When the light of God’s Word shines on the darkness of depression, and when we see the wake of destruction that is left behind by an emotional episode in our homes, it is more than obvious that depression, no matter what its cause, is linked to sin. Or, better stated, feelings of depression can cause us to sin. It may help to compare it to anger—and the Bible simply says, “In your anger, do not sin” (Psalm 4:4, Ephesians 4:26). It doesn’t say that anger is sin—but it can be the impetus for sin in our lives. Similarly, money in and of itself—and even having money—is not sinful, but greed and the love of money are identified as “the root of all evil” (1 Timothy 6:10).
So when you face depression, realize that it is simply one more method through which the enemy of our souls tries to tempt us to sin. That is why we must have the ready weapon of God’s Word in hand and be self-controlled and alert—to pray and to grow in godliness, despite the devil’s schemes. Keep in mind God’s warning to Cain when he struggled with anger and sin: “‘Why are you angry? Why is your face downcast? If you do what is right, will you not be accepted? But if you do not do what is right, sin is crouching at your door; it desires to have you, but you must master it’” (Genesis 4:6-7).
It is human nature to excuse our sin—to shift the blame, minimize the gravity of our sin, or justify ourselves by favorably comparing ourselves with others. Stay on guard when you are struggling to regain your footing during a depressive episode. Don’t let it master you! Commit yourself to mastering your feelings and your reactions to those feelings.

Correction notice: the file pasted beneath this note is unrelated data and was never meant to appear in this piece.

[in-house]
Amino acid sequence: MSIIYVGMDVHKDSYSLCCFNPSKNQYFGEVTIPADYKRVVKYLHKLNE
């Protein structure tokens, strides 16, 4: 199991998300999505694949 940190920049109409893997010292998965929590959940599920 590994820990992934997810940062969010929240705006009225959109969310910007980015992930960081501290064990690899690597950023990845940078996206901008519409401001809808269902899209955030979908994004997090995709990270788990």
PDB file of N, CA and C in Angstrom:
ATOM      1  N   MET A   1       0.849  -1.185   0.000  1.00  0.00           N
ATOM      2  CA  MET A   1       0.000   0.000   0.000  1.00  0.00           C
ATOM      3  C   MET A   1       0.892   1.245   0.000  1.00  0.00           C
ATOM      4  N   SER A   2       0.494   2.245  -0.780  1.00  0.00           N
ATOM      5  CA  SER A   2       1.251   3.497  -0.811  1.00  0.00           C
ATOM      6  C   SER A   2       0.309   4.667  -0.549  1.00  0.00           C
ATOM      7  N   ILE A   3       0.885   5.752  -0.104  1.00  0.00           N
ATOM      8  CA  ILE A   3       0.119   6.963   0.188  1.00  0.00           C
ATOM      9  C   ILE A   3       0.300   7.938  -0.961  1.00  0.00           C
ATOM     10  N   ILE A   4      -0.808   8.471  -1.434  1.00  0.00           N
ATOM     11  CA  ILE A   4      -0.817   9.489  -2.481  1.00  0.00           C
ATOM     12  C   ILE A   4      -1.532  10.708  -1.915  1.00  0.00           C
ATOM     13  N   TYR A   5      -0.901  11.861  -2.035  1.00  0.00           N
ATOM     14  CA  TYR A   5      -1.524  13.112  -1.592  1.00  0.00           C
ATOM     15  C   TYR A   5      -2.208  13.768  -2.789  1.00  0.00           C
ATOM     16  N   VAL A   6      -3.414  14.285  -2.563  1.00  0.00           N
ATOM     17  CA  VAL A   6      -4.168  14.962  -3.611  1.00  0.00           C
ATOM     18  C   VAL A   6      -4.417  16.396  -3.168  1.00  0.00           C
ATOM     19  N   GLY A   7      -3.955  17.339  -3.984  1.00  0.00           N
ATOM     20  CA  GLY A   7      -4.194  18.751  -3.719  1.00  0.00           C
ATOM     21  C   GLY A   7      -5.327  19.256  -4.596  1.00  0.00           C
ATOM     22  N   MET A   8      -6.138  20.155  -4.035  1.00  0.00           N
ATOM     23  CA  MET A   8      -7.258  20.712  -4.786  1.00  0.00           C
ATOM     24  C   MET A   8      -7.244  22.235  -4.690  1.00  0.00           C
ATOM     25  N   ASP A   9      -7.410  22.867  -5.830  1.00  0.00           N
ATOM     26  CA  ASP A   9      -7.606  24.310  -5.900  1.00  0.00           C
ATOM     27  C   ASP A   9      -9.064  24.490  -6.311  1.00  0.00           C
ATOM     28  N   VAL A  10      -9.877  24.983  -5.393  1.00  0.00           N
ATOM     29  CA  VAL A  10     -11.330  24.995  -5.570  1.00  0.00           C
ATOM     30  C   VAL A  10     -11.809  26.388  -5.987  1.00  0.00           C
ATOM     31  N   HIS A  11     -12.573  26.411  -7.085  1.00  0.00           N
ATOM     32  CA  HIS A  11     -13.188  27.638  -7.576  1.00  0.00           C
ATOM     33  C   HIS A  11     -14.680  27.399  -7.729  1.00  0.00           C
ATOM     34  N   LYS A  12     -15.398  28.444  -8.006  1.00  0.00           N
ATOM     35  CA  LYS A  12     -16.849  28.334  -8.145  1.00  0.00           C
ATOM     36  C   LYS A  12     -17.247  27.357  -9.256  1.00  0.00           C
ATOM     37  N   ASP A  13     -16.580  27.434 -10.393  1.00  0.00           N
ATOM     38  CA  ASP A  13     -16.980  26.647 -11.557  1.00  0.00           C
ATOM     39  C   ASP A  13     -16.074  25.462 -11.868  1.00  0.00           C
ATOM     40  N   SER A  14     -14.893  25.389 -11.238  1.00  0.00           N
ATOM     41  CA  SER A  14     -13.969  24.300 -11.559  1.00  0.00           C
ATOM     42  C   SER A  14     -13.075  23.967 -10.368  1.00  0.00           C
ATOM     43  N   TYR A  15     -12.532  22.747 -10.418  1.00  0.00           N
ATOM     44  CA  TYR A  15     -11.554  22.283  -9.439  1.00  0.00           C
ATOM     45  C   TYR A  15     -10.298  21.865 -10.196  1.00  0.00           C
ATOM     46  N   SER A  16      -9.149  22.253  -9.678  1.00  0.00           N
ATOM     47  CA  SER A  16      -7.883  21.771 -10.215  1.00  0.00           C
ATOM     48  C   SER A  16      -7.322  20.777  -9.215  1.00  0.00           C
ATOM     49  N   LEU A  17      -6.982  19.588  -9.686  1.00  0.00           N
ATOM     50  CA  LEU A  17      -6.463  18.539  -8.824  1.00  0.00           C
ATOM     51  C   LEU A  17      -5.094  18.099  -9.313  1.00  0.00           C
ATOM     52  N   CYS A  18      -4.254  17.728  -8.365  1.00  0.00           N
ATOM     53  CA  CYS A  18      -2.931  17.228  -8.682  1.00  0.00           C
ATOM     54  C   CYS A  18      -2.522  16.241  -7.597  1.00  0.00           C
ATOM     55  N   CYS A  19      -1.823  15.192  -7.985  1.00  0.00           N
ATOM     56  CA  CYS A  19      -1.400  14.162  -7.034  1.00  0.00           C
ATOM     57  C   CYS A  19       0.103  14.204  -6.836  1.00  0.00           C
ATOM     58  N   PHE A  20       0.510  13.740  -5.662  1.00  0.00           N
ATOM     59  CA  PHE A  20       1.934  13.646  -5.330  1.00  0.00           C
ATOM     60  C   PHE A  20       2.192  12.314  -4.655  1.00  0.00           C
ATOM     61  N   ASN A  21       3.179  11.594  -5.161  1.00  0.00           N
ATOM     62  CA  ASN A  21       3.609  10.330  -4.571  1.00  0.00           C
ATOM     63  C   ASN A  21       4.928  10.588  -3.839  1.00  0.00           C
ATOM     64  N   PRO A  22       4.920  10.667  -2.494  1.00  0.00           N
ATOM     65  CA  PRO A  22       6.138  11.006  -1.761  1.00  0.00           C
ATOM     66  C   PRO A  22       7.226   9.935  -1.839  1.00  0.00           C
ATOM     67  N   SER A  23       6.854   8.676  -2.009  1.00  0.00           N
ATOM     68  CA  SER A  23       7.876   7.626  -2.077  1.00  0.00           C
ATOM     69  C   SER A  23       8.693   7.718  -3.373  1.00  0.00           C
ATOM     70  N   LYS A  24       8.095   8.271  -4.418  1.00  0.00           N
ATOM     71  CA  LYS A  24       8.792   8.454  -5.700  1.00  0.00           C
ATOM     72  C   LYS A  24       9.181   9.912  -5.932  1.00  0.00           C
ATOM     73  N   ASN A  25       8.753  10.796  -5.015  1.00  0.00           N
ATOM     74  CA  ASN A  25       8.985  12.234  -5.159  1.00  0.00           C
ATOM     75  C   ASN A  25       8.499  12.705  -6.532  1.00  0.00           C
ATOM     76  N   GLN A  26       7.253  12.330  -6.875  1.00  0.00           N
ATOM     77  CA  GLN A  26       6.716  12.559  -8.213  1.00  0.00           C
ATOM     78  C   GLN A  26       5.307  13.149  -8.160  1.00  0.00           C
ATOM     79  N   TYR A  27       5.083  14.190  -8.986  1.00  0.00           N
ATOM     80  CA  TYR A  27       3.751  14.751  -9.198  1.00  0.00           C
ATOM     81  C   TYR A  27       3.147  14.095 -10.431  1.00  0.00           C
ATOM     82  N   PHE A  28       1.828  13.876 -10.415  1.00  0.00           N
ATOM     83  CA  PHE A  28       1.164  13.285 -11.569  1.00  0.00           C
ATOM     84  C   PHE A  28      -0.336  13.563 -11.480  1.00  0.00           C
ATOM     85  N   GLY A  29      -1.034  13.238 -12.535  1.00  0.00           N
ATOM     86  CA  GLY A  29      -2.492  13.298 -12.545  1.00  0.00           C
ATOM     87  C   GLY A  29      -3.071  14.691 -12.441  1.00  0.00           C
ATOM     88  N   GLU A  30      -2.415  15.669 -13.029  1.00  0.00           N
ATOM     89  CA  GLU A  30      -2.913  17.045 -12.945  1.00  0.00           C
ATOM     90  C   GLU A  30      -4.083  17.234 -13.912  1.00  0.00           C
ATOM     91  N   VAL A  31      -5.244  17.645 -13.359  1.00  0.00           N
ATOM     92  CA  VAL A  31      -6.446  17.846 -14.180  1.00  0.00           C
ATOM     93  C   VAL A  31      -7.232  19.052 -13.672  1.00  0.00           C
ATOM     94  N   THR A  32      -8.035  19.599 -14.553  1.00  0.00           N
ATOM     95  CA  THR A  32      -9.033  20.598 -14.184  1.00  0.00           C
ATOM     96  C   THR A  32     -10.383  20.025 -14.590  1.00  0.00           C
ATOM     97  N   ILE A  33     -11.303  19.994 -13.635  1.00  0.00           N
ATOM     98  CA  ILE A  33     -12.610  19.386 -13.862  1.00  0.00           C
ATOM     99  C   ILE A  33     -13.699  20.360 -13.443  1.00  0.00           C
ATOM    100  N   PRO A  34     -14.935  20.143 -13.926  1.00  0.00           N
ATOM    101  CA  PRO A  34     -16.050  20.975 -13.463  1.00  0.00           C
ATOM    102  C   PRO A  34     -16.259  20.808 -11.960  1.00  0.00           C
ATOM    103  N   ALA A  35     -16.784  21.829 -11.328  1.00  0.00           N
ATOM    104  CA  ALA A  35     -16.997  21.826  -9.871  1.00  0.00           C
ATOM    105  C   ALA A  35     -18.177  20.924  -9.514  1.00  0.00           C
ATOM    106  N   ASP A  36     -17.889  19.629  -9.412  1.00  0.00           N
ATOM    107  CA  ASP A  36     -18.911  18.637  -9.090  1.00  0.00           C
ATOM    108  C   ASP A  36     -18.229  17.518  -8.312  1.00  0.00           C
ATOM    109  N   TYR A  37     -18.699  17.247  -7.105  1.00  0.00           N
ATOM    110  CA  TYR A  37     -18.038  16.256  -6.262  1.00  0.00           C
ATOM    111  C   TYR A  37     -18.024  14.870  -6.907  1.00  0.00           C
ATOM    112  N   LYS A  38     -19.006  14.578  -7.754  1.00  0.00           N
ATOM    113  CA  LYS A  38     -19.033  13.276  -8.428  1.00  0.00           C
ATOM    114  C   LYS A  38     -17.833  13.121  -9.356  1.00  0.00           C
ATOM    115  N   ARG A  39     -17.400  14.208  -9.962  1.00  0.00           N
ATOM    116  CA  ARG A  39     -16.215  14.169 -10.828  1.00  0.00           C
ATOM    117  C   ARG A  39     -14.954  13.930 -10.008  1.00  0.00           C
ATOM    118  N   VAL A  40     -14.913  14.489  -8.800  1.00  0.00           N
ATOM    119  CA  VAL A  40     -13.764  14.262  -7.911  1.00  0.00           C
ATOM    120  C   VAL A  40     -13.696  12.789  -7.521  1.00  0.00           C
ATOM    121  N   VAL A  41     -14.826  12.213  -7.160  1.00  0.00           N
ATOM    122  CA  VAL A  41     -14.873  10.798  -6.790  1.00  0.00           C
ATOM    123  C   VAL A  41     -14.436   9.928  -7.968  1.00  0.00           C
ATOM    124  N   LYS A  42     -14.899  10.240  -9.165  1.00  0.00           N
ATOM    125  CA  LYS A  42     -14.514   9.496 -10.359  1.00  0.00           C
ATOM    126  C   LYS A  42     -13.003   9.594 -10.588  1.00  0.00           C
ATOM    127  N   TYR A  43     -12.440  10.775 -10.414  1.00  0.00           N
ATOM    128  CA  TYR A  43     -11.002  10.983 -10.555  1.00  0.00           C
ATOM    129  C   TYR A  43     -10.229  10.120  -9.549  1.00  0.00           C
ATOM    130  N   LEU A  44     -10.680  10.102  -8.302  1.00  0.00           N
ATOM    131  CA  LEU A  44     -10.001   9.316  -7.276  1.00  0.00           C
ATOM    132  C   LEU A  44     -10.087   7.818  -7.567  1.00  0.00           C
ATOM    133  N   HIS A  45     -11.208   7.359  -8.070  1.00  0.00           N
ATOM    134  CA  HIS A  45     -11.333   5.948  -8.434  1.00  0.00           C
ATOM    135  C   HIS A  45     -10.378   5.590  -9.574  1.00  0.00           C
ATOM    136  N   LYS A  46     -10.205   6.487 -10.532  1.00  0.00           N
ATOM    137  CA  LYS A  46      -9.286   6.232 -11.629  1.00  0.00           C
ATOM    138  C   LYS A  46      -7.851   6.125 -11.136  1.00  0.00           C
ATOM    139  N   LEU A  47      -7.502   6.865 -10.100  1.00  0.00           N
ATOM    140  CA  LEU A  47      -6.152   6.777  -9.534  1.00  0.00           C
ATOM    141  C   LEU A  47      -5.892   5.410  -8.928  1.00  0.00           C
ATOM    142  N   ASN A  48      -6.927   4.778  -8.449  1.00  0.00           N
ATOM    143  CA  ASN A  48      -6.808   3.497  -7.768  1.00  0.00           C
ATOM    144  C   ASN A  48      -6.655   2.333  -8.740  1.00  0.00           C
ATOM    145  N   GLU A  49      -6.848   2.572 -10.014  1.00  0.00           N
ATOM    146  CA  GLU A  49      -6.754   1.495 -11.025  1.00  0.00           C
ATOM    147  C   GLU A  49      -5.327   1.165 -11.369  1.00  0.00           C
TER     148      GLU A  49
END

It is easy to say, “Well, I would certainly do better if…” (If my spouse were more loving, if my children were more cooperative, if I didn’t have to take care of my mother-in-law, if it were not necessary for me to work, or if I didn’t have the added burden of homeschooling…you get the picture. Just fill in the blank.) The fact is, we are only responsible for our own actions, and we can only take care of ourselves. A friend of mine simply asked herself, “What am I doing to contribute to the problem?” That’s a good starting point. So pray, do what you can do, and leave the rest with God. Don’t continue in sin just because it’s easy to excuse.
Instead, when your depression takes on a sinful self-focus or you find yourself behaving in sinful ways as a result of how you feel, do what must be done with all sin: REPENT. Don’t just be sorrowful, apologizing to God and to others, but seek the godly sorrow that leads to repentance (see 2 Corinthians 7:10)—that is, true change in heart, attitude, and behavior. Trust that as a result of true repentance, God will work more strongly on your behalf.
Depression as a Battle Tactic
The Bible is very clear that our battle as Christians is not against flesh and blood (see Ephesians 6:12). Although we are easily focused on the goings-on of the world around us and our circumstances seem large in our eyes, we must magnify the Lord and remember that there is more going on than what we see.
First Peter 5:8, tells us to “be self-controlled and alert. Your enemy the devil prowls around like a roaring lion looking for someone to devour.” Ladies, the truth is, the devil uses our emotions! Our mind, will, and emotions, when uncontrolled, can become subject to depression. That depression is Satan’s form of warfare against us! Although he can’t steal our salvation, he can steal our joy, destroy our homes and families, and render our witness ineffective. We must be self-controlled—taking control of our thoughts, words, and actions so that God’s power can defeat the enemy.
(Transcribed excerpt from Defeating Depression: Cooperating with God to Experience Victory over Negative Emotions, part of the Values-Driven Emotional Wellness Audio Set.)